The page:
Thursday, July 8, 2010

Key Largo, Florida

I am officially back from the Florida Keys bike ride and I'm actually already in Maryland, but I will recount the amazing trip for you.

On June 29, I drove my car down to Key Largo, loaded up with my bike and all the gear I needed for the next few days of riding and camping through the Florida Keys to Key West. As I drove south, I stopped for a few provisions at Bass Pro Shop and Target. I needed peanut butter, bread (I already had the blackberry jelly), mace (as demanded by a good friend, thanks Tony!), a new camelback hydration reservoir, water, and some new bike lights (Murphy's Law - mine stopped working the day before).

Once in Key Largo, I parked my car at a generous friend-of-a-friend's house (Thanks Linda!!), neatly packed all my gear on the bike, and hopped on my bike to peddle only 5 miles north to John Pennekamp State Park. Although my trip was intended to ride south, I had to ride north the first evening to the first campsite. I made it to the state park, registered as a camper (I had reserved my spot ahead of time on ReserveAmerica), and was finally able to relax and let all the stress roll off my shoulders by 5pm on Tuesday night.
I gleefully rode to my campsite, which was a nice shady site sandwiched between two massive RVs. Considering it was my first night and so many people had cautioned me against the dangers of this ride, I didn't mind the lack of privacy. Instead, I found myself in the midst of a bustling camping area where many of the campers had made their RVs into homes on the park for over a month already. This was a community. As the new kid, I was eyed up and down, questioned by some, and soon accepted into the pack. I knew that I had passed the test when my lovely RV neighbors, on both sides, took it upon themselves to feed me.
Later in the evening, after some exploration, I was just about to bust into a rustic dinner of PB&J with fresh mangos (more on this later) when I was lured in by beef stew from the neighbors, Gloria and Bud (a sweet older couple who immediately adopted me as a granddaughter). Hmmm...I pondered...PB&J or beef stew. That was a quick decision and before I knew it, Gloria was serving up a brimming bowl of beef stew, showering me with cracker options, and offering me about 5 different types of drinks. As I quietly, yet quickly scarfed down my beef stew, like a stray dog, I listened to Gloria's amazing life. Within 20 minutes I learned that she and Bud had been married for 45 years, had 4 children, 10 grandchildren, how they had met and started courting, where they lived, all the embarrassing things that Bud had done within the past year, their occupations, and their health conditions. As soon as my spoon hit the bottom of my empty bowl, Gloria looked at me with questioning eyes and eagerly asked "would you like another bowl"? Thanks, but I'm stuffed! Without taking a breath, she launched back into more entertaining grandmotherly stories. I felt right at home. Soon, Bud came back from an evening of snorkeling with the kids and having heard that stories were being told of him, he quickly told me his side of each embarrassing story to his defense. I smiled, belly full, feeling like part of the family, and soon excused myself to get some sleep. What a lovely couple!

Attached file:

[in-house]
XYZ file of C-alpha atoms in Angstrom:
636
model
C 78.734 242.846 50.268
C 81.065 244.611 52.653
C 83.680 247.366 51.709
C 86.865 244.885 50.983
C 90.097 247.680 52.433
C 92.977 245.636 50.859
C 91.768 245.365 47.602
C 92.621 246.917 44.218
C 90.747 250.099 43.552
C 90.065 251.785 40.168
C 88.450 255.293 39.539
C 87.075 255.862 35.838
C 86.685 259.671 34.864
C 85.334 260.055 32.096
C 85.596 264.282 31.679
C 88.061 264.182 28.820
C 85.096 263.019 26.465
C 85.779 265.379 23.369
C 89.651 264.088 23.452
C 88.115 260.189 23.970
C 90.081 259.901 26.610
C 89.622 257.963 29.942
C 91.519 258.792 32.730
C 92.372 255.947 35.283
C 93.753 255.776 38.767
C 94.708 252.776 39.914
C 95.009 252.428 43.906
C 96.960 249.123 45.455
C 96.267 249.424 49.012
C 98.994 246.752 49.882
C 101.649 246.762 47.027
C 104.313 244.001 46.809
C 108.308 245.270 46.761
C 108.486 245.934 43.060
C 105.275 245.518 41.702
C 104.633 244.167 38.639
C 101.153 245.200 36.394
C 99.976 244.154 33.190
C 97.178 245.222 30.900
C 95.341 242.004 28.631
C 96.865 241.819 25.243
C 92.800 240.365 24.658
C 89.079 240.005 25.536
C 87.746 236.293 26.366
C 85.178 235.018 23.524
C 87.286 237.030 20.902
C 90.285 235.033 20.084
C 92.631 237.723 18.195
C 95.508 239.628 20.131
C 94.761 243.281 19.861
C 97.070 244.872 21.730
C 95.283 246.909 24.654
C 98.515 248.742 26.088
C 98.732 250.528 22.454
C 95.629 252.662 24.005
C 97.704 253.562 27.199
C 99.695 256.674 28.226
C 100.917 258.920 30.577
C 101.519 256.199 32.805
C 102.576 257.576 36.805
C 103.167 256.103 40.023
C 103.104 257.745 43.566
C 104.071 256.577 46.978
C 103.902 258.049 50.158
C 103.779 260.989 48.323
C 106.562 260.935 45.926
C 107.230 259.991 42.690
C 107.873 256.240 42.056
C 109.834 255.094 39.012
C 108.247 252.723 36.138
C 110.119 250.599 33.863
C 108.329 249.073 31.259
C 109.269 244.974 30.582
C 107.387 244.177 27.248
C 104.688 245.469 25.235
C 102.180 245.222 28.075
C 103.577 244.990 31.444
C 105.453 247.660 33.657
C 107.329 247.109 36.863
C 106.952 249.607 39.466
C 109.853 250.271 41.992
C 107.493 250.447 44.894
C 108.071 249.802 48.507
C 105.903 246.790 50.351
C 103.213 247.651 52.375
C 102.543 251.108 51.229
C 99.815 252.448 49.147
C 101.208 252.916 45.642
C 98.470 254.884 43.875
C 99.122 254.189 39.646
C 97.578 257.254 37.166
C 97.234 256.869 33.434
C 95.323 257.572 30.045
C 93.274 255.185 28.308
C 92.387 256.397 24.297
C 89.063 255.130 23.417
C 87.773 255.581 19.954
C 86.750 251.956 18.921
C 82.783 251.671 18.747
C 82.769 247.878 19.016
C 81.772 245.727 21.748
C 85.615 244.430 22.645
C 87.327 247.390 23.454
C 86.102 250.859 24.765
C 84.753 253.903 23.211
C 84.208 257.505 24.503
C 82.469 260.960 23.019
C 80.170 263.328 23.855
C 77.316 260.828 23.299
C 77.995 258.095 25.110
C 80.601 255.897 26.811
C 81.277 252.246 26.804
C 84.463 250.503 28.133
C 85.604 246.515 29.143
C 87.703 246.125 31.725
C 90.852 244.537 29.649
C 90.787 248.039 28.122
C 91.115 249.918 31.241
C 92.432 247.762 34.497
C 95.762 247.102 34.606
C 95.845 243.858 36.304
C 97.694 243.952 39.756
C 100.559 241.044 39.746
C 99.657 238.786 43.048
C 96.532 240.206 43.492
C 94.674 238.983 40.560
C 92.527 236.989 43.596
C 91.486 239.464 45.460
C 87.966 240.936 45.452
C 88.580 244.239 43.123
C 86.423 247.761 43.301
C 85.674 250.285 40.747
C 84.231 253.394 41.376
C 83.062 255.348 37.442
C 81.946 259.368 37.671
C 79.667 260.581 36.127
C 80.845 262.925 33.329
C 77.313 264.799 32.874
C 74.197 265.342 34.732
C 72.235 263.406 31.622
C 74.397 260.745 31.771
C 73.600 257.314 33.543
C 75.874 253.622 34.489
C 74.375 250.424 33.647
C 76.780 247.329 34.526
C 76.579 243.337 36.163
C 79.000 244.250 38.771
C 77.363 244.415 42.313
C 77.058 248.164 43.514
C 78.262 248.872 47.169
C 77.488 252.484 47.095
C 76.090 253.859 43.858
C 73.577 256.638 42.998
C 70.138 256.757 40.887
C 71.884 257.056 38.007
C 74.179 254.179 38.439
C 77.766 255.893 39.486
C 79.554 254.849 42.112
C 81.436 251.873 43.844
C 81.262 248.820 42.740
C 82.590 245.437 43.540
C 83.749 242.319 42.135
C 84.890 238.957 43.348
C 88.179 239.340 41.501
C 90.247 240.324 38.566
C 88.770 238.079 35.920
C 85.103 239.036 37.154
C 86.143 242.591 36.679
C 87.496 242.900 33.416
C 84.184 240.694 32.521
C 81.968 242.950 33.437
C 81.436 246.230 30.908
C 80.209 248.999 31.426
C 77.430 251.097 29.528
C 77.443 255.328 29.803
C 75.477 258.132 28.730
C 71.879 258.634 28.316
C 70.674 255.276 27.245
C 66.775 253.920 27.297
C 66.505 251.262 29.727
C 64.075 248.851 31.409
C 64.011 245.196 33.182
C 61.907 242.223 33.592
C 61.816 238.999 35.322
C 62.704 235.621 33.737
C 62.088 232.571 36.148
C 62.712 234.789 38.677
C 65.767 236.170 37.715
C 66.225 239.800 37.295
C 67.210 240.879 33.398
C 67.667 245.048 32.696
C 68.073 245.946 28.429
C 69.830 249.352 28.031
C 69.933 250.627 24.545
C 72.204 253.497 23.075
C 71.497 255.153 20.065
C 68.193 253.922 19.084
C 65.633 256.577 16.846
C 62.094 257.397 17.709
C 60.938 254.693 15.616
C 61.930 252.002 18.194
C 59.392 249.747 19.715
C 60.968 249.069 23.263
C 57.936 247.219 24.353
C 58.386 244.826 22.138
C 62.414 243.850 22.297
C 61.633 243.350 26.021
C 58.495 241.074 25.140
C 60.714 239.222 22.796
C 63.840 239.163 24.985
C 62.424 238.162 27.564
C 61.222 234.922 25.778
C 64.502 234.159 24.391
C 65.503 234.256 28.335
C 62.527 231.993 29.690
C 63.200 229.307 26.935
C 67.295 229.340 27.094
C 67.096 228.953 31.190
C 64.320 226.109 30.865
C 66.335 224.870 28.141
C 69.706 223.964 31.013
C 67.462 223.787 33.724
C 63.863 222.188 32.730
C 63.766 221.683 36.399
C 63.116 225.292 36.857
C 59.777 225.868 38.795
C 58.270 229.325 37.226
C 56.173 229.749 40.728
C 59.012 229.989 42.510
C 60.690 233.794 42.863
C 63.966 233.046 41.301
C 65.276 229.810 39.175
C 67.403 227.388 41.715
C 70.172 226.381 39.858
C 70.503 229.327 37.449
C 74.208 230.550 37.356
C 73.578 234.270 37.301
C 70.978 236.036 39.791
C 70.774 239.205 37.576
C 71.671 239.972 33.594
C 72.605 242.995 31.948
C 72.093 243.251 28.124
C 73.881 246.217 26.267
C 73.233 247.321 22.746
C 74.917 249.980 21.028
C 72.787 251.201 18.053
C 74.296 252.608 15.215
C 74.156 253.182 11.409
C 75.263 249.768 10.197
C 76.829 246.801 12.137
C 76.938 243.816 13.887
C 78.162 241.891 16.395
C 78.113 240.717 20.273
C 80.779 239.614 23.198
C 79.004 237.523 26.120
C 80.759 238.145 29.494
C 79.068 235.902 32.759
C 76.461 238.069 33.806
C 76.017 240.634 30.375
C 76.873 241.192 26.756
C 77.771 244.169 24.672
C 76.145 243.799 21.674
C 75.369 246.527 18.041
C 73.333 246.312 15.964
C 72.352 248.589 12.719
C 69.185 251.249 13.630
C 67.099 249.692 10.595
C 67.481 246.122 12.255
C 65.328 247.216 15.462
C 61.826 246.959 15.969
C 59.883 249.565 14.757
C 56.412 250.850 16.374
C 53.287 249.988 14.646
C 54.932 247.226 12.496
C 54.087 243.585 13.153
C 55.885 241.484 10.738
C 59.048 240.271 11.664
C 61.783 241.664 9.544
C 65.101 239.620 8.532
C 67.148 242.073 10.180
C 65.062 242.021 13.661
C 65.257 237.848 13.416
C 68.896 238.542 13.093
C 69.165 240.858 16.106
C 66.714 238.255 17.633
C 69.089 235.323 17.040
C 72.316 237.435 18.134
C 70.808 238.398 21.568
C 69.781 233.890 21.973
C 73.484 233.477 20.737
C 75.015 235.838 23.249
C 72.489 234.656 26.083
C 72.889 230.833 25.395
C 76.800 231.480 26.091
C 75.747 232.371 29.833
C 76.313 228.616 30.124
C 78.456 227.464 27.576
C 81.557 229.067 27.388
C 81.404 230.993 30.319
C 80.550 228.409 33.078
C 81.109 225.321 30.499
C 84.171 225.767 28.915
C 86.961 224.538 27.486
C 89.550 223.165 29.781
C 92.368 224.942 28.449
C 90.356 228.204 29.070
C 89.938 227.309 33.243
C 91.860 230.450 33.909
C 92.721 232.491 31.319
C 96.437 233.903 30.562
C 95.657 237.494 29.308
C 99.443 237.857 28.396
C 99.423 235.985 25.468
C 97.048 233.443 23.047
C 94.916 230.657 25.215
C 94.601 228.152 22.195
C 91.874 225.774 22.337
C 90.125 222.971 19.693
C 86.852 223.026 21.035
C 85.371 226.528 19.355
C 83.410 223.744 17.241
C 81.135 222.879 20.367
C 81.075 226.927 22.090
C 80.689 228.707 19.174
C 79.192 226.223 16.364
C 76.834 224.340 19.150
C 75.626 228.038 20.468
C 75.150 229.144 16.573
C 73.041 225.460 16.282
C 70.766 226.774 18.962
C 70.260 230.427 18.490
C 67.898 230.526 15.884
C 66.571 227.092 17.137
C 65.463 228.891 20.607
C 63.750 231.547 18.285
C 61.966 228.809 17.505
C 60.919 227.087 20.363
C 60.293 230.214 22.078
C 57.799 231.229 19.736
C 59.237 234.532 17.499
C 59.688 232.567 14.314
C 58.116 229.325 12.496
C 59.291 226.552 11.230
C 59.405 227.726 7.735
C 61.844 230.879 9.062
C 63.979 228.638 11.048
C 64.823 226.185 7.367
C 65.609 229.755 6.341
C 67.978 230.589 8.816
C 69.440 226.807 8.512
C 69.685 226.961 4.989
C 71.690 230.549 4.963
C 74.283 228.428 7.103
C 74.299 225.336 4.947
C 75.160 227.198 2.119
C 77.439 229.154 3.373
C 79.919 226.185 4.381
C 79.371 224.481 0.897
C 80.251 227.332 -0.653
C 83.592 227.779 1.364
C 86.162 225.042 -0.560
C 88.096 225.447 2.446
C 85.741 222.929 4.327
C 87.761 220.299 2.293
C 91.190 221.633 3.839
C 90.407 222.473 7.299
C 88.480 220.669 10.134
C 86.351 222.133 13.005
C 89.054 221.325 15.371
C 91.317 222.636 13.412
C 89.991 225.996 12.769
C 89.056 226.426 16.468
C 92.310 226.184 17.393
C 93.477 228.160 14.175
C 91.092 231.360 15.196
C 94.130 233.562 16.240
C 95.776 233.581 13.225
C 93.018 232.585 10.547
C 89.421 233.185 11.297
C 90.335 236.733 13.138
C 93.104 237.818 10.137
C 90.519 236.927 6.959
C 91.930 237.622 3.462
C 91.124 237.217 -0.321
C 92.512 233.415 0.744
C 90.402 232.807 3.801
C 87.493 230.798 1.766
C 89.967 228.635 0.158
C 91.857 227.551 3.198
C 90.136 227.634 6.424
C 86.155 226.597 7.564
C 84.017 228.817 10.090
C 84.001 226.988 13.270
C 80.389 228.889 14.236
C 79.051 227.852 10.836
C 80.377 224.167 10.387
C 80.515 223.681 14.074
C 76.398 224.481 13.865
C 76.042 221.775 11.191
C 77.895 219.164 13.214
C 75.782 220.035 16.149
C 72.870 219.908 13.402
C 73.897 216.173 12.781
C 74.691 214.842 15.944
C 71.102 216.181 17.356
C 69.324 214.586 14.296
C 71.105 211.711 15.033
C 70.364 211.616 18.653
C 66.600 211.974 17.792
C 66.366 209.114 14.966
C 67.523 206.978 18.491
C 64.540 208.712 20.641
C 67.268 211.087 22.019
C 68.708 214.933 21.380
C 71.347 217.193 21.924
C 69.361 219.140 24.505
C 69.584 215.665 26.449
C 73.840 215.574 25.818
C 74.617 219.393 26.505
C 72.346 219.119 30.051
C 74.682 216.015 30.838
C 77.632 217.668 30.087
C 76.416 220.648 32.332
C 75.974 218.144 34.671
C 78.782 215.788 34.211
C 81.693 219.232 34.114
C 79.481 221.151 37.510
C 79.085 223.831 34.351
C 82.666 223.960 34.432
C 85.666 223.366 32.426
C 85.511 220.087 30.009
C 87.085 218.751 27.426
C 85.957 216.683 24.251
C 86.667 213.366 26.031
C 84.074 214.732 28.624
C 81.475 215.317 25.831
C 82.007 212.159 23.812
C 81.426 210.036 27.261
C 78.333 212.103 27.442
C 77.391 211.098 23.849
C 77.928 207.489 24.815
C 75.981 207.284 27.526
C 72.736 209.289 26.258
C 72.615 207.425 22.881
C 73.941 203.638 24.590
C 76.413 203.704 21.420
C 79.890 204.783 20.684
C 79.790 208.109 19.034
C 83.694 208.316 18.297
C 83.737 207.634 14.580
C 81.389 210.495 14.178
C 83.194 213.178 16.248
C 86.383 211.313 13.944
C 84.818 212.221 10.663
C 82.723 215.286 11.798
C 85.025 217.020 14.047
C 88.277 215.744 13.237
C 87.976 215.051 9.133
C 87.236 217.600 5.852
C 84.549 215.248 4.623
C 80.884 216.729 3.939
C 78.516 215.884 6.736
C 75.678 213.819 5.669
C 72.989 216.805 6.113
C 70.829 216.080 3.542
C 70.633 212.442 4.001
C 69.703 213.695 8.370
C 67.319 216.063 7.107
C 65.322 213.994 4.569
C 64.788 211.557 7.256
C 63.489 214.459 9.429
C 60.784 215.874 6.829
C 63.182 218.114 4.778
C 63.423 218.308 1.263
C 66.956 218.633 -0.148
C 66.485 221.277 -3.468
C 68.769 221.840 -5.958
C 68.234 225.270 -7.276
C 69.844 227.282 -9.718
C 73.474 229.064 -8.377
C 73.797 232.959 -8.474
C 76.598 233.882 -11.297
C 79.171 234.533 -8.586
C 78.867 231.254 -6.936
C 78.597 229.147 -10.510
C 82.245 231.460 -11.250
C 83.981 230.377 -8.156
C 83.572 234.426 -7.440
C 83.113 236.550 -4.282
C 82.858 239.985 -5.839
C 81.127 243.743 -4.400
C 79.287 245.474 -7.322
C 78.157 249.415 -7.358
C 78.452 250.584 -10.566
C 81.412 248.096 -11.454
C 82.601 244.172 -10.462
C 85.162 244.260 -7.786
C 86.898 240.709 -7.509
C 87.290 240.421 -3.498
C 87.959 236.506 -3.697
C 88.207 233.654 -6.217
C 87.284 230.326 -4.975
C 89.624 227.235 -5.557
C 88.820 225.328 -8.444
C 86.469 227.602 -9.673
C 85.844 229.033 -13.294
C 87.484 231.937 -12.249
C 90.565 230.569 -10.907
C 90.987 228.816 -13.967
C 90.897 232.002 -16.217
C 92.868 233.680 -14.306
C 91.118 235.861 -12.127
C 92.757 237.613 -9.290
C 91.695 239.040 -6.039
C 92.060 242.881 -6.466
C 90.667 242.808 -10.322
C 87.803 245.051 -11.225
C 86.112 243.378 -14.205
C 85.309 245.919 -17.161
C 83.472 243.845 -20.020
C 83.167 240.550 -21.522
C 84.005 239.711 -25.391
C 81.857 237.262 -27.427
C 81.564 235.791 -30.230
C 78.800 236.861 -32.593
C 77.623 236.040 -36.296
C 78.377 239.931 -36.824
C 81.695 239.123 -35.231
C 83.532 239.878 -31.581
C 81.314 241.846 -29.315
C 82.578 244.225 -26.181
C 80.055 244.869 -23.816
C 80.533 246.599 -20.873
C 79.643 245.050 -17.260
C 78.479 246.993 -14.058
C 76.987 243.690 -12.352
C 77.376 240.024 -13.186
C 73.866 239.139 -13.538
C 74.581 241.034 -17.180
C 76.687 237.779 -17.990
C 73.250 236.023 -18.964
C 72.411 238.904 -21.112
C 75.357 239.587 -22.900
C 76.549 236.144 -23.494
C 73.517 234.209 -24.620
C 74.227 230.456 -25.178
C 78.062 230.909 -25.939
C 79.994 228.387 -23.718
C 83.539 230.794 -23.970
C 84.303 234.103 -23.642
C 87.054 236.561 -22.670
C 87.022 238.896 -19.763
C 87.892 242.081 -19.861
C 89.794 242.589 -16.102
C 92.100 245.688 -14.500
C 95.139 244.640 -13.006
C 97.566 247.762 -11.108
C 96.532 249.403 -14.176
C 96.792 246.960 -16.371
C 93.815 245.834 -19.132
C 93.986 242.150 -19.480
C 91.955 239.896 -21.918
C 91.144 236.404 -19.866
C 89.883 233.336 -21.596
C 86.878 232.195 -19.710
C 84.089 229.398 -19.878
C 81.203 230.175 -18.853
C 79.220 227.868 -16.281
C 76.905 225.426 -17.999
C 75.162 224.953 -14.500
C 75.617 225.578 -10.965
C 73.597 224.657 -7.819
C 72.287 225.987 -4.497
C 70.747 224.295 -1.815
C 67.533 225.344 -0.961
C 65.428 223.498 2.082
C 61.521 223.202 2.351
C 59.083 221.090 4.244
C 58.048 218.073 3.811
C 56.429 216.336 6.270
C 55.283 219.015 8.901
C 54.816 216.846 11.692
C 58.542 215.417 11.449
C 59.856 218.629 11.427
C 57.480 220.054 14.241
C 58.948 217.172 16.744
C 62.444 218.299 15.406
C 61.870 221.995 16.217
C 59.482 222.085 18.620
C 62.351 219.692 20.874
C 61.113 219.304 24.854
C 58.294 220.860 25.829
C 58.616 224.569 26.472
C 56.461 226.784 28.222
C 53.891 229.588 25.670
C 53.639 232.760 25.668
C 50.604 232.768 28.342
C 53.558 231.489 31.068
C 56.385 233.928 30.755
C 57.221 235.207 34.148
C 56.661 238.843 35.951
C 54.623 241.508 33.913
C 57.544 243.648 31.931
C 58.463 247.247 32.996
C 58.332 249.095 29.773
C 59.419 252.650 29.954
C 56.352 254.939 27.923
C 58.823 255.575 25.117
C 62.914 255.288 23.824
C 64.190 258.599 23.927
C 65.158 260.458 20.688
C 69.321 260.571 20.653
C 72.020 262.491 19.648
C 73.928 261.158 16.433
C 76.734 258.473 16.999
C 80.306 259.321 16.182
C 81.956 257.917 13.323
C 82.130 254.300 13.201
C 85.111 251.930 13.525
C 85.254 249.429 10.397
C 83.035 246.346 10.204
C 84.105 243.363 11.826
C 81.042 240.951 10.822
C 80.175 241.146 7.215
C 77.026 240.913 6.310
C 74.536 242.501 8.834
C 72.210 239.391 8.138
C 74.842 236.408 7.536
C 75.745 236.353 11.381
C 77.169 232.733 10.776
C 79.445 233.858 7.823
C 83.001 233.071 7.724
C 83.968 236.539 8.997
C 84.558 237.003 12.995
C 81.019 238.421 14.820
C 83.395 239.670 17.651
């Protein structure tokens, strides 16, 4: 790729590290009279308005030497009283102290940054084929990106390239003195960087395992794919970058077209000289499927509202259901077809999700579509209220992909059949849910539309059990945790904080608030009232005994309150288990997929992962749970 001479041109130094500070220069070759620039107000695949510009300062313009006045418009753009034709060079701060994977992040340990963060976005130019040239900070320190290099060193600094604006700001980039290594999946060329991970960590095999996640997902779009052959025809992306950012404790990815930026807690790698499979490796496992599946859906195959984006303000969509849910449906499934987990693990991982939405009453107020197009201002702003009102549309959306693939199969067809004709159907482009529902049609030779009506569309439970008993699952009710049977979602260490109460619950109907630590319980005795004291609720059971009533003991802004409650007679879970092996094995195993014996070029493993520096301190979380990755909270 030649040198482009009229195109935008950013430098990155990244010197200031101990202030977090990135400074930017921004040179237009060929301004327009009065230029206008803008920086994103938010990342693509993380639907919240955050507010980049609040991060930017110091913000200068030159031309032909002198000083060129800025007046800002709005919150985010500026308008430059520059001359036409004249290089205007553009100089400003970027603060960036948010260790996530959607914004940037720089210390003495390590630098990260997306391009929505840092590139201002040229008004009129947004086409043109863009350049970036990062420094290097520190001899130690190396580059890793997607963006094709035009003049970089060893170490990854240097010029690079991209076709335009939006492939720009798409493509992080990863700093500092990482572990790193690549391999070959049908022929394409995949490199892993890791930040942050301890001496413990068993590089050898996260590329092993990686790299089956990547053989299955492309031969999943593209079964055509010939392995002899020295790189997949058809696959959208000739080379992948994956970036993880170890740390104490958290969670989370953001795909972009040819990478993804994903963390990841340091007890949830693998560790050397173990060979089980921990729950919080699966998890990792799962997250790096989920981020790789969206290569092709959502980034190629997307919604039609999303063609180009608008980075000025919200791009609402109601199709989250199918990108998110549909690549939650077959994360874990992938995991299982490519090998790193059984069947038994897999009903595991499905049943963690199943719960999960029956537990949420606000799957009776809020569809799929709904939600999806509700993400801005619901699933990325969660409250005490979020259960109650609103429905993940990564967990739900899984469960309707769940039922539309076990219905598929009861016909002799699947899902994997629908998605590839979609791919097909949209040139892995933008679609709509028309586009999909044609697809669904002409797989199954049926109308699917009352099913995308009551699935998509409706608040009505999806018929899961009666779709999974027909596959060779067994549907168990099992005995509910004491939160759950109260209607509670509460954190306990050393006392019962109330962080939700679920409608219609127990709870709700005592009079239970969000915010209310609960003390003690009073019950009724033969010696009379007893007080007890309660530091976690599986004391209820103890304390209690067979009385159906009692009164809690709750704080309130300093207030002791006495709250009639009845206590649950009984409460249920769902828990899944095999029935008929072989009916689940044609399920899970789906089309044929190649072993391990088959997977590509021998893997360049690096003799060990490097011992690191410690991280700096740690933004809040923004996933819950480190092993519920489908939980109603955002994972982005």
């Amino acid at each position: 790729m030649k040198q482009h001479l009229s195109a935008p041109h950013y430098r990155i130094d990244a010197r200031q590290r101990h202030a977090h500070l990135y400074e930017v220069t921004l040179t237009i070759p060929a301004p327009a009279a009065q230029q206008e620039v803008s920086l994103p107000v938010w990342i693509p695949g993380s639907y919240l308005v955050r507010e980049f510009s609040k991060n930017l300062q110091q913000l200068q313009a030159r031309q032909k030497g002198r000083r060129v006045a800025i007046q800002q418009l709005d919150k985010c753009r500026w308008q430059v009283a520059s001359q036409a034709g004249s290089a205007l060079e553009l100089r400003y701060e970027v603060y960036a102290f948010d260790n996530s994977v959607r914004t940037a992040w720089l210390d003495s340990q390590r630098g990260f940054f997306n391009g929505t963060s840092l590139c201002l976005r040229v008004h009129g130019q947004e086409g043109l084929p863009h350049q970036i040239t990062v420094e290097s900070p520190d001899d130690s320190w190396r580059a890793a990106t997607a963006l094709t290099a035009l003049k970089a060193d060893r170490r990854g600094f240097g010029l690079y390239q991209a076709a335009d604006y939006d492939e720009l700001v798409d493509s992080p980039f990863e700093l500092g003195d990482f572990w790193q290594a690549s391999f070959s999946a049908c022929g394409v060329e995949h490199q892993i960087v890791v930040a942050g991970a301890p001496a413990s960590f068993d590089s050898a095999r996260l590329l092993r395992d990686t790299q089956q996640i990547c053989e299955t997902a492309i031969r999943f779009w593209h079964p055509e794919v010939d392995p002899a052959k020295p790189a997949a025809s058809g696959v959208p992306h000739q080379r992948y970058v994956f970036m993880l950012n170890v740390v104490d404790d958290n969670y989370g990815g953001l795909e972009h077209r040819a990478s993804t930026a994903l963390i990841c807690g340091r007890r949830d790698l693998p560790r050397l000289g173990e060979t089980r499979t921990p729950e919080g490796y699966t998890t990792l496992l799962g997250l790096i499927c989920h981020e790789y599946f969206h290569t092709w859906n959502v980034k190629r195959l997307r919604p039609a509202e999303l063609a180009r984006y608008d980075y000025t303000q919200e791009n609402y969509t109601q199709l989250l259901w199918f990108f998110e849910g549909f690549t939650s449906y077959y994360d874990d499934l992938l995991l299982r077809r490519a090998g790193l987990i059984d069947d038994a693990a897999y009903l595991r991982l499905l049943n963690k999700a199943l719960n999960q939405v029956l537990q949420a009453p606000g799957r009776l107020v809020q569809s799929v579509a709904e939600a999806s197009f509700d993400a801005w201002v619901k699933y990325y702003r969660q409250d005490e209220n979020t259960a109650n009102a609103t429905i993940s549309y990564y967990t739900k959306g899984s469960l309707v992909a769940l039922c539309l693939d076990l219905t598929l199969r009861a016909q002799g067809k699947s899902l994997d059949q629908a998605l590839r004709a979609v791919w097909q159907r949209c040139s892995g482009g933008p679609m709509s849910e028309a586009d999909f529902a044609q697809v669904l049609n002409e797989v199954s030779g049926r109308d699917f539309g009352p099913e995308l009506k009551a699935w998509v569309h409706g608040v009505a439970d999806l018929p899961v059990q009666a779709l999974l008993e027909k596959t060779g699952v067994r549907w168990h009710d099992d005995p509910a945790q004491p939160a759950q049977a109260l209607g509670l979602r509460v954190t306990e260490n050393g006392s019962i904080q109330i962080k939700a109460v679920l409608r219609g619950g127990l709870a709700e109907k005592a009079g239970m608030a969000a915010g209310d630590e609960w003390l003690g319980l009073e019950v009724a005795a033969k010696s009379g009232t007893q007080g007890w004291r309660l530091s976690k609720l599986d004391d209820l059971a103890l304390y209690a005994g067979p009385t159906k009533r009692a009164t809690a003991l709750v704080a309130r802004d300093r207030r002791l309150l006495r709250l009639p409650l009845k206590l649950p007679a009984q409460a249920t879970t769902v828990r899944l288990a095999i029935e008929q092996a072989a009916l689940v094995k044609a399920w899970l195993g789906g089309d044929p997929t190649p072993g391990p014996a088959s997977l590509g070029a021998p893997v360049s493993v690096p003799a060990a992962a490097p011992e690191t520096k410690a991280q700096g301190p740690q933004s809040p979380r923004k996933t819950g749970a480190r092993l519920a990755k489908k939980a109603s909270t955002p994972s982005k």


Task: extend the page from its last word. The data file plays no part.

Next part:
The John Pennekamp State Park campsite was wonderful. During my explorations, I discovered there are docks here with fishing, snorkeling and diving boat charters available, a concession stand that is open during the day, trails, several snorkeling beaches with a ship wreck, a lime grove, nice bath houses, and even laundry facilities. Prior to the beef stew binge, I explored the property to find the largest Soldierwood tree, which was allegedly on the property. I not only found the lime grove (more on this soon), but I also decided to take a plunge in the crystal clear water on the snorkeling beach.
After a long day of driving, sweating, and stressing about life in general, I found myself floating in the warm water just above the old ship wreck. I heard some snorkelers yell to each other about all the great tarpon, snook, and other fish they saw in the water below me, but I was already floating on my back, exhaling deeply, and enjoying the calm. After a few moments to contemplating the craziness of the past few days, I was able to relax and start taking notice of my surroundings. While I was floating in the super salty water, I realized that I was hearing the muffled clicks and pops of hundreds of organisms below me eating their dinners. I imagined crabs, fish, urchins, lobster (yes, there are Florida spiny lobsters), and clams all feasting in the deep waters. I was pleased they were fed well, but it got me to thinking that I should also probably get some chow.


Anonymous said...

was it not too hot to travel with your bike down to the south?
I like your pictures and your writing very much. I`m looking forward to your next trip.

Unknown said...

It was certainly very very hot! But I had plenty of water and was well prepared to sweat a lot. The evenings in the tent were pretty hot, but tolerable.

I'm glad you are keeping up with my trips! I can't wait to do some Swiss exploring with you too!!